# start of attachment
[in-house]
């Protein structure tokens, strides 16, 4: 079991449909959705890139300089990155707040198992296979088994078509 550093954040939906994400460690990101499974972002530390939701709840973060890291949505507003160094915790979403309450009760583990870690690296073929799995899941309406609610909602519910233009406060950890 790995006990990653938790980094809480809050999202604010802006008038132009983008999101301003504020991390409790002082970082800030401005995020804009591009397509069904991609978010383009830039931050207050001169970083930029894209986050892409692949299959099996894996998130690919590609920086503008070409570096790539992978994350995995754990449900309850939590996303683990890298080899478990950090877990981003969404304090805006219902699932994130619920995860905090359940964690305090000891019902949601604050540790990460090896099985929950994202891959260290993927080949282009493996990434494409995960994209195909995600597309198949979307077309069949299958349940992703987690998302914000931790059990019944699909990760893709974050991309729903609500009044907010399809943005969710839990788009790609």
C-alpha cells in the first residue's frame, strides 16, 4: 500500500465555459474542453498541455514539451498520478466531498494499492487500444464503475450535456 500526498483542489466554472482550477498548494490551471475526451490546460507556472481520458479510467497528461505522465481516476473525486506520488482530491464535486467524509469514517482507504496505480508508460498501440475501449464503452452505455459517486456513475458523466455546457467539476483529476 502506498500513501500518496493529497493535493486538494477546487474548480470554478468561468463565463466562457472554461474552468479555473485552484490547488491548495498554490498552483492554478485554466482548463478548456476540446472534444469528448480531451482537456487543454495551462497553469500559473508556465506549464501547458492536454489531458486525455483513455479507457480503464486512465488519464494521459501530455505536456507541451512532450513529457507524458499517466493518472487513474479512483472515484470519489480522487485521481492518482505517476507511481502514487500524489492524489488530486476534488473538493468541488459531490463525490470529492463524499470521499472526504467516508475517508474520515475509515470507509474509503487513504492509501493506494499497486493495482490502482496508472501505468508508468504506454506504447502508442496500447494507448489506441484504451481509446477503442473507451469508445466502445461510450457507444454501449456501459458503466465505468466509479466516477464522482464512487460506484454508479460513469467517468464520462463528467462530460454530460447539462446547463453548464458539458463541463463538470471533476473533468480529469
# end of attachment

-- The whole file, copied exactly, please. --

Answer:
[in-house]
């Protein structure tokens, strides 16, 4: 079991449909959705890139300089990155707040198992296979088994078509 550093954040939906994400460690990101499974972002530390939701709840973060890291949505507003160094915790979403309450009760583990870690690296073929799995899941309406609610909602519910233009406060950890 790995006990990653938790980094809480809050999202604010802006008038132009983008999101301003504020991390409790002082970082800030401005995020804009591009397509069904991609978010383009830039931050207050001169970083930029894209986050892409692949299959099996894996998130690919590609920086503008070409570096790539992978994350995995754990449900309850939590996303683990890298080899478990950090877990981003969404304090805006219902699932994130619920995860905090359940964690305090000891019902949601604050540790990460090896099985929950994202891959260290993927080949282009493996990434494409995960994209195909995600597309198949979307077309069949299958349940992703987690998302914000931790059990019944699909990760893709974050991309729903609500009044907010399809943005969710839990788009790609």
C-alpha cells in the first residue's frame, strides 16, 4: 500500500465555459474542453498541455514539451498520478466531498494499492487500444464503475450535456 500526498483542489466554472482550477498548494490551471475526451490546460507556472481520458479510467497528461505522465481516476473525486506520488482530491464535486467524509469514517482507504496505480508508460498501440475501449464503452452505455459517486456513475458523466455546457467539476483529476 502506498500513501500518496493529497493535493486538494477546487474548480470554478468561468463565463466562457472554461474552468479555473485552484490547488491548495498554490498552483492554478485554466482548463478548456476540446472534444469528448480531451482537456487543454495551462497553469500559473508556465506549464501547458492536454489531458486525455483513455479507457480503464486512465488519464494521459501530455505536456507541451512532450513529457507524458499517466493518472487513474479512483472515484470519489480522487485521481492518482505517476507511481502514487500524489492524489488530486476534488473538493468541488459531490463525490470529492463524499470521499472526504467516508475517508474520515475509515470507509474509503487513504492509501493506494499497486493495482490502482496508472501505468508508468504506454506504447502508442496500447494507448489506441484504451481509446477503442473507451469508445466502445461510450457507444454501449456501459458503466465505468466509479466516477464522482464512487460506484454508479460513469467517468464520462463528467462530460454530460447539462446547463453548464458539458463541463463538470471533476473533468480529469